During the 18 years that Audi has been involved in the World Endurance Championship they recorded 13 wins at the 24 Hours of Le Mans taking the first ever win for a diesel car in the event and then following that up with the first victory in a hybrid vehicle.
Chairman of the Board of Management Rupert Stadler said, “We’re going to contest the race for the future on electric power. As our production cars are becoming increasingly electric, our motorsport cars, as Audi’s technological spearheads, have to even more so.”
Audi plans to offer its first fully battery-electric models by 2018 and the commitment to FIA Formula E in 2017 reflects this change in direction. Audi regard it as the racing series with the greatest potential for the future which is why Audi has intensified the existing partnership with Team ABT Schaeffler Audi Sport in the current 2016/2017 season. On the road toward a full factory commitment, the manufacturer is now actively joining the technical development.
The commitment in the DTM, where Audi will be competing with the successor of the Audi RS 5 DTM in 2017, will remain untouched. In mid-October, the premium brand won the manufacturers’ and teams’ classifications. Mike Rockenfeller is the most recent Audi driver to win the DTM Championship. He brought the title home in 2013.
No final decision has yet been made concerning a future involvement in the FIA World Rallycross Championship (World RX). Just a couple of weeks ago, DTM factory driver Mattias Ekström in his Audi S1 EKS RX quattro clinched the 2016 World Championship title, competing against numerous factory teams. Up to now, Audi’s involvement has been limited to supporting the private EKS team. The brand is currently evaluating a possible extension of the commitment, the exciting topic of electrification being on the agenda in rallycross racing as well.
The departure from the FIA World Endurance Championship (WEC) marks the end of a successful era. For 18 years, the brand was active in Le Mans prototype racing. During this period, it scored 13 victories in the 24 Hours of Le Mans and set numerous technical milestones. At Le Mans, Audi clinched the first victory of a TFSI engine (2001), the first success of a race car with a TDI engine (2006), plus the first triumph of a sports car with a hybrid powertrain (2012). In the brand’s 185 races contested to date, Audi’s Le Mans prototypes have achieved 106 victories, 80 pole positions and 94 fastest race laps. On two occasions, Audi won the FIA World Endurance Championship (WEC) with the Audi R18 e-tron quattro race car. In addition, from 2000 to 2008, Audi, nine times in succession, secured the title in the American Le Mans Series (ALMS), the world’s most important racing series for Le Mans prototypes at the time.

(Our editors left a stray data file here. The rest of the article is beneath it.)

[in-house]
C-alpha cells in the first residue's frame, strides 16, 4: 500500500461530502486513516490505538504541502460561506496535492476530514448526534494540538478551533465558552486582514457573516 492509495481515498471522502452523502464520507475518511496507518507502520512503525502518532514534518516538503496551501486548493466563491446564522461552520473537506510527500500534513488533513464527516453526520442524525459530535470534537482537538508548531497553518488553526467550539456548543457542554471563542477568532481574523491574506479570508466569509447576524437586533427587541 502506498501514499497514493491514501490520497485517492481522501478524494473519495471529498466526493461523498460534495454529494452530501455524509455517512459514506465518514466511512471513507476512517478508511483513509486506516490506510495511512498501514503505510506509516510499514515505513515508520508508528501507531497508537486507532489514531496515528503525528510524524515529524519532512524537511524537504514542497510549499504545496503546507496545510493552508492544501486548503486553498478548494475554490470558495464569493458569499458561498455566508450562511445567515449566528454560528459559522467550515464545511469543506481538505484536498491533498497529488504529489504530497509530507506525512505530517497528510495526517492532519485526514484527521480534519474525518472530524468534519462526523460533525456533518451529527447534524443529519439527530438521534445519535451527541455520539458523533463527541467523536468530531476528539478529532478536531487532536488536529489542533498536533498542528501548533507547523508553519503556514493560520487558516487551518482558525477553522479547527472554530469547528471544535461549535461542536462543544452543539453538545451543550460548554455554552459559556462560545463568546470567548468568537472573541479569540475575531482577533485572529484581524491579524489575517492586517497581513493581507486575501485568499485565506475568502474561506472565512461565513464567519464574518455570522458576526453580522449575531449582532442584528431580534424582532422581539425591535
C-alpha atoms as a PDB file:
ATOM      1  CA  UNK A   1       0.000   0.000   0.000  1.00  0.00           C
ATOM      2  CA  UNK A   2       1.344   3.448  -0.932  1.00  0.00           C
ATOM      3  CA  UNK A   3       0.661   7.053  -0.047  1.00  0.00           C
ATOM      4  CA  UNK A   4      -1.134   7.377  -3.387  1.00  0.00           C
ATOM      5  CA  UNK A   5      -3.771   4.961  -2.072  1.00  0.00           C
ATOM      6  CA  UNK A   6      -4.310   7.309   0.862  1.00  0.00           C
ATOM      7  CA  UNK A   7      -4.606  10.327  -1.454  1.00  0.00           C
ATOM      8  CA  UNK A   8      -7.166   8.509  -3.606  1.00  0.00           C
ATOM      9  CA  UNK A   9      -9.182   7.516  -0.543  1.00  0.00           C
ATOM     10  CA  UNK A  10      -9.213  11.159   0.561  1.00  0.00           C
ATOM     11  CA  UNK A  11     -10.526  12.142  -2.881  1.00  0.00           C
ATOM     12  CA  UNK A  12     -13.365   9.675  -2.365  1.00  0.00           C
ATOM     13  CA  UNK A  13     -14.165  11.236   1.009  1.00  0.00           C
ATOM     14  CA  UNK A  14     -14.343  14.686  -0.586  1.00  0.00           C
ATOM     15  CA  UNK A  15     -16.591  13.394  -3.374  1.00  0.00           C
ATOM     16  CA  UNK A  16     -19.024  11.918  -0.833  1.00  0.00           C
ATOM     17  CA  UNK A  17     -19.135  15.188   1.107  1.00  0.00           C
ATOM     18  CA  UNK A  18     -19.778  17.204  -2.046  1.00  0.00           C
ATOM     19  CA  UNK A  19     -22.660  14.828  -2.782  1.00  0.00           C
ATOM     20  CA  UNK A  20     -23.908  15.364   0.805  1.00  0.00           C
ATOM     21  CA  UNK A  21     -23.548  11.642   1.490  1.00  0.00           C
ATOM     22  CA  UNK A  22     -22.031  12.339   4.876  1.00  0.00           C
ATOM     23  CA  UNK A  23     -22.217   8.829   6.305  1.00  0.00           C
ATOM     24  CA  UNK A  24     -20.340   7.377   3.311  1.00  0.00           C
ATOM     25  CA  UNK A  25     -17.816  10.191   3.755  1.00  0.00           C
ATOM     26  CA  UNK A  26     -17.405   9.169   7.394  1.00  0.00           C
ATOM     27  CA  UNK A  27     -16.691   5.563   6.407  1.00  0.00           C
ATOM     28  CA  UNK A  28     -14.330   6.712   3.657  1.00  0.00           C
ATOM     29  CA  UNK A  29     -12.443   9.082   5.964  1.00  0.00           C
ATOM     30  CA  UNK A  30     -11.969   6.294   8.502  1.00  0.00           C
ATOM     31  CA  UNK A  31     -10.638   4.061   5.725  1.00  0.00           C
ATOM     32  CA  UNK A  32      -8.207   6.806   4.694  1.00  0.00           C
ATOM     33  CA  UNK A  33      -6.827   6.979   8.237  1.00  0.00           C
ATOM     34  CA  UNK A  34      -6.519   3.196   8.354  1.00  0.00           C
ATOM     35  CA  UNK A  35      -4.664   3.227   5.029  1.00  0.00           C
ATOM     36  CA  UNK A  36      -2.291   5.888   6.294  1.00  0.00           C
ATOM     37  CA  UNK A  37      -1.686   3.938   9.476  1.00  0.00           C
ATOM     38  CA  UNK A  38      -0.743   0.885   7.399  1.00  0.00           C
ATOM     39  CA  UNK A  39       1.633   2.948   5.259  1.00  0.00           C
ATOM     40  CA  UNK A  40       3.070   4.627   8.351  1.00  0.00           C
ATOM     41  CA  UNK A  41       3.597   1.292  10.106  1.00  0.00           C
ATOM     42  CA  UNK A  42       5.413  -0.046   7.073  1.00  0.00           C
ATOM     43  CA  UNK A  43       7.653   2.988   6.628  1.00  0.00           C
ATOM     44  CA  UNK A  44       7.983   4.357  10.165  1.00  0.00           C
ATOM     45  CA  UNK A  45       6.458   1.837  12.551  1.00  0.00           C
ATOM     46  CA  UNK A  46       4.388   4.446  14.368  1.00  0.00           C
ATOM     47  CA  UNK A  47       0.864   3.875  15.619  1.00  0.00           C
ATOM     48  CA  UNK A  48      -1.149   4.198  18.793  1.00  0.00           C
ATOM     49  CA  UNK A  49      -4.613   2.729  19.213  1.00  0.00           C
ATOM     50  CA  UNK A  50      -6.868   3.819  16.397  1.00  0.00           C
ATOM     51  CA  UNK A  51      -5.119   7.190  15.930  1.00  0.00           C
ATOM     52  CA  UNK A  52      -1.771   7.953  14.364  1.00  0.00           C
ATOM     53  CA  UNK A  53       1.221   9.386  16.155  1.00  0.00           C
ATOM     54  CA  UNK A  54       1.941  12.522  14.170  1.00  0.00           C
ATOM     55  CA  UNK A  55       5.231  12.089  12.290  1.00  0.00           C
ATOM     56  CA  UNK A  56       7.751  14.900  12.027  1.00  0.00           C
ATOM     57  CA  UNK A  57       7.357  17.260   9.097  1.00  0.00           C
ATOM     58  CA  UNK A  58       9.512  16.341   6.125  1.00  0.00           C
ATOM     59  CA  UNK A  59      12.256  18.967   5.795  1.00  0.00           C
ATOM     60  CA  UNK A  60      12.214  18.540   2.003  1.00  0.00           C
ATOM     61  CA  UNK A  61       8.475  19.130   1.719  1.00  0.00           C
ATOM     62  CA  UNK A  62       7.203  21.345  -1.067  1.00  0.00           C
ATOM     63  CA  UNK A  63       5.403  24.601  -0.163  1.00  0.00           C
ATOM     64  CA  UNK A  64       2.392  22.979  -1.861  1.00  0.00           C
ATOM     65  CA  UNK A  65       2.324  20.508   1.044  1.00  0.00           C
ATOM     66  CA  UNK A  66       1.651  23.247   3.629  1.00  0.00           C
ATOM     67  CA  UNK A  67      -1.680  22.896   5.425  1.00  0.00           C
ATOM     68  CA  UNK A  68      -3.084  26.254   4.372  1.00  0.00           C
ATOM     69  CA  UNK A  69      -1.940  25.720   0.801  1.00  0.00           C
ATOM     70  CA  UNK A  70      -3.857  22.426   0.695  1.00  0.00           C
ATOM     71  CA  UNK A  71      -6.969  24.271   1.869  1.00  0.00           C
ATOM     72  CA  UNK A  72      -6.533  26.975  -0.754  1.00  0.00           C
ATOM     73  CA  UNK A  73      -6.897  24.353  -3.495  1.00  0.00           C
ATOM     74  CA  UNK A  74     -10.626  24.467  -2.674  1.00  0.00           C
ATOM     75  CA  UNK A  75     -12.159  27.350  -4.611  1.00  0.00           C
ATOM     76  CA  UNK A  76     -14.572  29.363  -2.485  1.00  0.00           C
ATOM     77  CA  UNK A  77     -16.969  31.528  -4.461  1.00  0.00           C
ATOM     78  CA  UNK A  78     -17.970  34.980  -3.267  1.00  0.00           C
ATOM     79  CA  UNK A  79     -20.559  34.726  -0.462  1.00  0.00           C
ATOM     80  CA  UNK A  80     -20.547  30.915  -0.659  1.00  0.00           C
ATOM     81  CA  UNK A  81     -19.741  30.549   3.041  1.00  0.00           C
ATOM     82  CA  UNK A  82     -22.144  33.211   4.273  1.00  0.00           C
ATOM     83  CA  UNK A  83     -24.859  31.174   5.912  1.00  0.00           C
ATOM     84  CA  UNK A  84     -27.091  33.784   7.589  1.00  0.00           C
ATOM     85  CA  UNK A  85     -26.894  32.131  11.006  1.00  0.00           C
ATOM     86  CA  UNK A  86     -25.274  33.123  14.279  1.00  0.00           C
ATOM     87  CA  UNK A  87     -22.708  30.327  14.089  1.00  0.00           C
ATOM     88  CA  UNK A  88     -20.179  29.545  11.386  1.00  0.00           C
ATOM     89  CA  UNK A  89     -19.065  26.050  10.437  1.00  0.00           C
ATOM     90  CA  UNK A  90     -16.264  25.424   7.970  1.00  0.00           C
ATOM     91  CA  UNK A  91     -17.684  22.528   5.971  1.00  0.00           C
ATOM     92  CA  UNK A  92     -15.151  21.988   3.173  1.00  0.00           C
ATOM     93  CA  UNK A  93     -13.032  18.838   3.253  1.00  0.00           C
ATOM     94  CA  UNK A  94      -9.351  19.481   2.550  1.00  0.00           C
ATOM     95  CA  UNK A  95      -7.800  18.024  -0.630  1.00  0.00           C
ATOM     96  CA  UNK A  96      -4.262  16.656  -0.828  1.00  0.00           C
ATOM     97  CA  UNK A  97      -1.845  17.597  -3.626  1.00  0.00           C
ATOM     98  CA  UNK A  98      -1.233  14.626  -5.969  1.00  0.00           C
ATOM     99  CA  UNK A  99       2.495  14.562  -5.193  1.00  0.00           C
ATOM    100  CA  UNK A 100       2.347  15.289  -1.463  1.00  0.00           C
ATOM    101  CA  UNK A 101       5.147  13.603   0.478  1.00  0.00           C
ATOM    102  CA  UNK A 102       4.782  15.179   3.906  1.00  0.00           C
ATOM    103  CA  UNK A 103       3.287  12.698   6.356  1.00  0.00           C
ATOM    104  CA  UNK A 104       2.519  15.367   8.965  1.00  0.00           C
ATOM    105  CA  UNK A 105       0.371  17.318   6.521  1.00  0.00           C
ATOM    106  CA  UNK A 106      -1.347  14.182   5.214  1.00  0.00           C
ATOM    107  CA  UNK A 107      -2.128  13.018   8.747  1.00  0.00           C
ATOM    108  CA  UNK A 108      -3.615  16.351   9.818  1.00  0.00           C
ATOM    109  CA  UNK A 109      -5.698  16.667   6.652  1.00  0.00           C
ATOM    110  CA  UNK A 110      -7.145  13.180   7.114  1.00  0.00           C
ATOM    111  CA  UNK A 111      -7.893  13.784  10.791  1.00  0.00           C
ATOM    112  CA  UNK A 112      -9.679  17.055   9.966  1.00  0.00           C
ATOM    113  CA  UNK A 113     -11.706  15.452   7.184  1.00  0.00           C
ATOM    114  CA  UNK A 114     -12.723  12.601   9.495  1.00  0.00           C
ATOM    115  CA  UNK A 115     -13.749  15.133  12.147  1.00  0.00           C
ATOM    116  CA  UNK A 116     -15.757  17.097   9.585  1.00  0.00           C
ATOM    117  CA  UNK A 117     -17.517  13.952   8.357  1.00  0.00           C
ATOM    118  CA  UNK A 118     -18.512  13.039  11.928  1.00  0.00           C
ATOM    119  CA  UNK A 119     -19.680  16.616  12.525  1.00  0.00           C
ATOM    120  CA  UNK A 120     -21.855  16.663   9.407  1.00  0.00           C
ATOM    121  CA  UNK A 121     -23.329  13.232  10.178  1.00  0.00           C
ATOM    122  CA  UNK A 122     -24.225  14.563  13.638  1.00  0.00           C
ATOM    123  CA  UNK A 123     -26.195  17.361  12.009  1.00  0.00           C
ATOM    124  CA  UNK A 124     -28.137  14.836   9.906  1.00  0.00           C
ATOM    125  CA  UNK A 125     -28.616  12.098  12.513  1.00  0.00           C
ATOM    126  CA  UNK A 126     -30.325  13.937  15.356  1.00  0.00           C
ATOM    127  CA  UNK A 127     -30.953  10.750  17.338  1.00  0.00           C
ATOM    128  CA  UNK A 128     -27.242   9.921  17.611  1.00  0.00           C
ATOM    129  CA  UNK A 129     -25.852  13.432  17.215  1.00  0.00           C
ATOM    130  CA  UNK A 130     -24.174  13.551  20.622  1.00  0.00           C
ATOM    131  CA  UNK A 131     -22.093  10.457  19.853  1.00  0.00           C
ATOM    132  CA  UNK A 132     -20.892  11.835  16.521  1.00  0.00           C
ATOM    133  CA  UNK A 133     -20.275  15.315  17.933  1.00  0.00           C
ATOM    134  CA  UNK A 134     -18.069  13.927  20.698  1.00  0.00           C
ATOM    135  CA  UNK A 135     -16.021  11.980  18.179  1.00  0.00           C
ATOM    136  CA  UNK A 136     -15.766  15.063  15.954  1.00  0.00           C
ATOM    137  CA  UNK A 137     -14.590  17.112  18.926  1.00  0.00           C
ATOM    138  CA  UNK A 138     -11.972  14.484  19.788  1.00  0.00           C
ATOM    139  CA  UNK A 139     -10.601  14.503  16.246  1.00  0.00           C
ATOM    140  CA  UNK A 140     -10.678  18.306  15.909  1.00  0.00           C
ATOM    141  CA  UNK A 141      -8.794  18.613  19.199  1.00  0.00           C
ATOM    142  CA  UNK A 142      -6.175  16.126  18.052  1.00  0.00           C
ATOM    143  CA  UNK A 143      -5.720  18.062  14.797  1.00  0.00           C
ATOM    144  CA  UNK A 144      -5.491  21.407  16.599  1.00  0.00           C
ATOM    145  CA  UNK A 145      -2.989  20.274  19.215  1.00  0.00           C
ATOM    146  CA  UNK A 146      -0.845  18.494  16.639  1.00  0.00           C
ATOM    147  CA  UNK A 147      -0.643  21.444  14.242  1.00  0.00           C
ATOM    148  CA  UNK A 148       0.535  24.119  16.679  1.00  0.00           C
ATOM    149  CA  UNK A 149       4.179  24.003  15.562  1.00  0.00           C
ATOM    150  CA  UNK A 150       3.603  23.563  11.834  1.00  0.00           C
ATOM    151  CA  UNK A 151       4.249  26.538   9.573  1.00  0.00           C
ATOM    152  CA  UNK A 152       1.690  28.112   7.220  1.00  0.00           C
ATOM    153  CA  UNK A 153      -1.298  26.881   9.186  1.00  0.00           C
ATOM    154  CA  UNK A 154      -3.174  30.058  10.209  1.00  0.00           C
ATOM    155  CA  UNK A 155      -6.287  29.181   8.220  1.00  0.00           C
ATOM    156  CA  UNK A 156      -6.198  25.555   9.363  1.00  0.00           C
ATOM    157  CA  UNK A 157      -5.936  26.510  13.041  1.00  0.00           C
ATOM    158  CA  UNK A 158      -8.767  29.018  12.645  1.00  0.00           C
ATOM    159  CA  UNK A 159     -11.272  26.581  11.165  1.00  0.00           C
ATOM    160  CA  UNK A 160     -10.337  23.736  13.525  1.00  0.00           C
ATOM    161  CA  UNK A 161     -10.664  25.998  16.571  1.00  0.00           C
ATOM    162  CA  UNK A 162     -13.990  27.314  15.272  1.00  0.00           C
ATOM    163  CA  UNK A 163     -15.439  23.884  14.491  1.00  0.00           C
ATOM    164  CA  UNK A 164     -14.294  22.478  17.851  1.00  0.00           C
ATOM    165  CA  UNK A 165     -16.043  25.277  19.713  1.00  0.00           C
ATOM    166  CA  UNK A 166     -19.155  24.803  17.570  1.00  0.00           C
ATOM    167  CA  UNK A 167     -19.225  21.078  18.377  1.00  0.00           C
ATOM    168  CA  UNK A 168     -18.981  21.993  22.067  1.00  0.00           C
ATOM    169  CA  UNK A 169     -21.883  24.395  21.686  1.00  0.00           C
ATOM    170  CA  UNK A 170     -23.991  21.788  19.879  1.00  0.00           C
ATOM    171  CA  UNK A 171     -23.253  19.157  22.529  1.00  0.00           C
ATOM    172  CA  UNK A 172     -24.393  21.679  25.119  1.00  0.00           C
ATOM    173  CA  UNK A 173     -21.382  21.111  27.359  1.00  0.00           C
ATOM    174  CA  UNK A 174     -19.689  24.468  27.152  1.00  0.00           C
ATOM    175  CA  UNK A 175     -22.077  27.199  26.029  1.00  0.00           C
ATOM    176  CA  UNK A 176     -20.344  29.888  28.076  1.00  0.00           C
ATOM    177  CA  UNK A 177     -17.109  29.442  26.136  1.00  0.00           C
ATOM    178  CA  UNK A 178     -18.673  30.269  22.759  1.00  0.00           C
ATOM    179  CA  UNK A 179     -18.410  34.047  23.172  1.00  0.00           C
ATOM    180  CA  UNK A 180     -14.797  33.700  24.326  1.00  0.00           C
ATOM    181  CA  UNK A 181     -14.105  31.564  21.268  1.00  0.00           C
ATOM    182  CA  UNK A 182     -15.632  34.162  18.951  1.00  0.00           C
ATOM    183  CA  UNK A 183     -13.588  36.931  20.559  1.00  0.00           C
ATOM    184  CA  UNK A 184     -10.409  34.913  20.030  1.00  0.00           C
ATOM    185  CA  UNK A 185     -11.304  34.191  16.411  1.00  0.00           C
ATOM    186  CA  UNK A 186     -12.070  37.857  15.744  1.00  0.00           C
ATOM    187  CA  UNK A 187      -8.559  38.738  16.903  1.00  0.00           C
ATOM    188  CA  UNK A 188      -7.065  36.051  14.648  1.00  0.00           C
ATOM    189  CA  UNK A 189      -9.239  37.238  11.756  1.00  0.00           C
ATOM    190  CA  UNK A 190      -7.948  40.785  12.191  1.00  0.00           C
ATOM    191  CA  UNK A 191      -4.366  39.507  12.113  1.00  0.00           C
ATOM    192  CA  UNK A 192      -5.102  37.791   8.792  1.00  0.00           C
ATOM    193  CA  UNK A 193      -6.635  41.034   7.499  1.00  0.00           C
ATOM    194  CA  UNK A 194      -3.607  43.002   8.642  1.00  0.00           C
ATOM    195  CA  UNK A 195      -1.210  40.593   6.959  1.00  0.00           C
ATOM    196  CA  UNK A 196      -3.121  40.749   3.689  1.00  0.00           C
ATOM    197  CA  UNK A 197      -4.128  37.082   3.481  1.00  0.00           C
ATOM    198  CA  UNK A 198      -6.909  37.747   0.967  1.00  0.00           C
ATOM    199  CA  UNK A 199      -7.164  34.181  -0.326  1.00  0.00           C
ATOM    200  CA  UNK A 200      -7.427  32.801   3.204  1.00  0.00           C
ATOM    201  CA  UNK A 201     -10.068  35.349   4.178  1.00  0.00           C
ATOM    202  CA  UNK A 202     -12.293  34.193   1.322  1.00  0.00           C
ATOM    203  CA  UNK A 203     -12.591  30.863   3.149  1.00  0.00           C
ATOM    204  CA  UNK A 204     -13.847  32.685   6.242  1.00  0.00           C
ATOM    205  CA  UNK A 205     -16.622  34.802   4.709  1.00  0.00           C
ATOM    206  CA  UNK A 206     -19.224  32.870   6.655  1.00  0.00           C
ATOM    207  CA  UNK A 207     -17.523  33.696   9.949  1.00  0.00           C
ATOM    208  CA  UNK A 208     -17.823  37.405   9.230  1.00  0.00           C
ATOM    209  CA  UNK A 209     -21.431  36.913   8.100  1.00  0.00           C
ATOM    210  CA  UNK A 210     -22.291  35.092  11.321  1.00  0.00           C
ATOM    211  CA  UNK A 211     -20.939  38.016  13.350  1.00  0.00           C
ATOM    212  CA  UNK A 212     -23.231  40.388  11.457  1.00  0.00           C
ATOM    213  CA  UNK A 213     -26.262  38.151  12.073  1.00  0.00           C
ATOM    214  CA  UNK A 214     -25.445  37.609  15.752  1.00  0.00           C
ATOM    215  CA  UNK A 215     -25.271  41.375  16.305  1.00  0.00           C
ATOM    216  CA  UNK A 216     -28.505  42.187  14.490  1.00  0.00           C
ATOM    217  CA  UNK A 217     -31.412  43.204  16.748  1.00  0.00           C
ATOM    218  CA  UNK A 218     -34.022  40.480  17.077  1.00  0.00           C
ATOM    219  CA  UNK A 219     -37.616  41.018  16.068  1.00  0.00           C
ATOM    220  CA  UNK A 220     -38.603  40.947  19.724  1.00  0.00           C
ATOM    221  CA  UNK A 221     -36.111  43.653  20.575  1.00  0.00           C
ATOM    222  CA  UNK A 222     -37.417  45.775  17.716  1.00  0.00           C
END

“After 18 years in prototype racing that were exceptionally successful for Audi, it’s obviously extremely hard to leave,” says Head of Audi Motorsport Dr. Wolfgang Ullrich. “Audi Sport Team Joest shaped the WEC during this period like no other team. I would like to express my thanks to our squad, to Reinhold Joest and his team, to the drivers, partners and sponsors for this extremely successful cooperation. It’s been a great time!”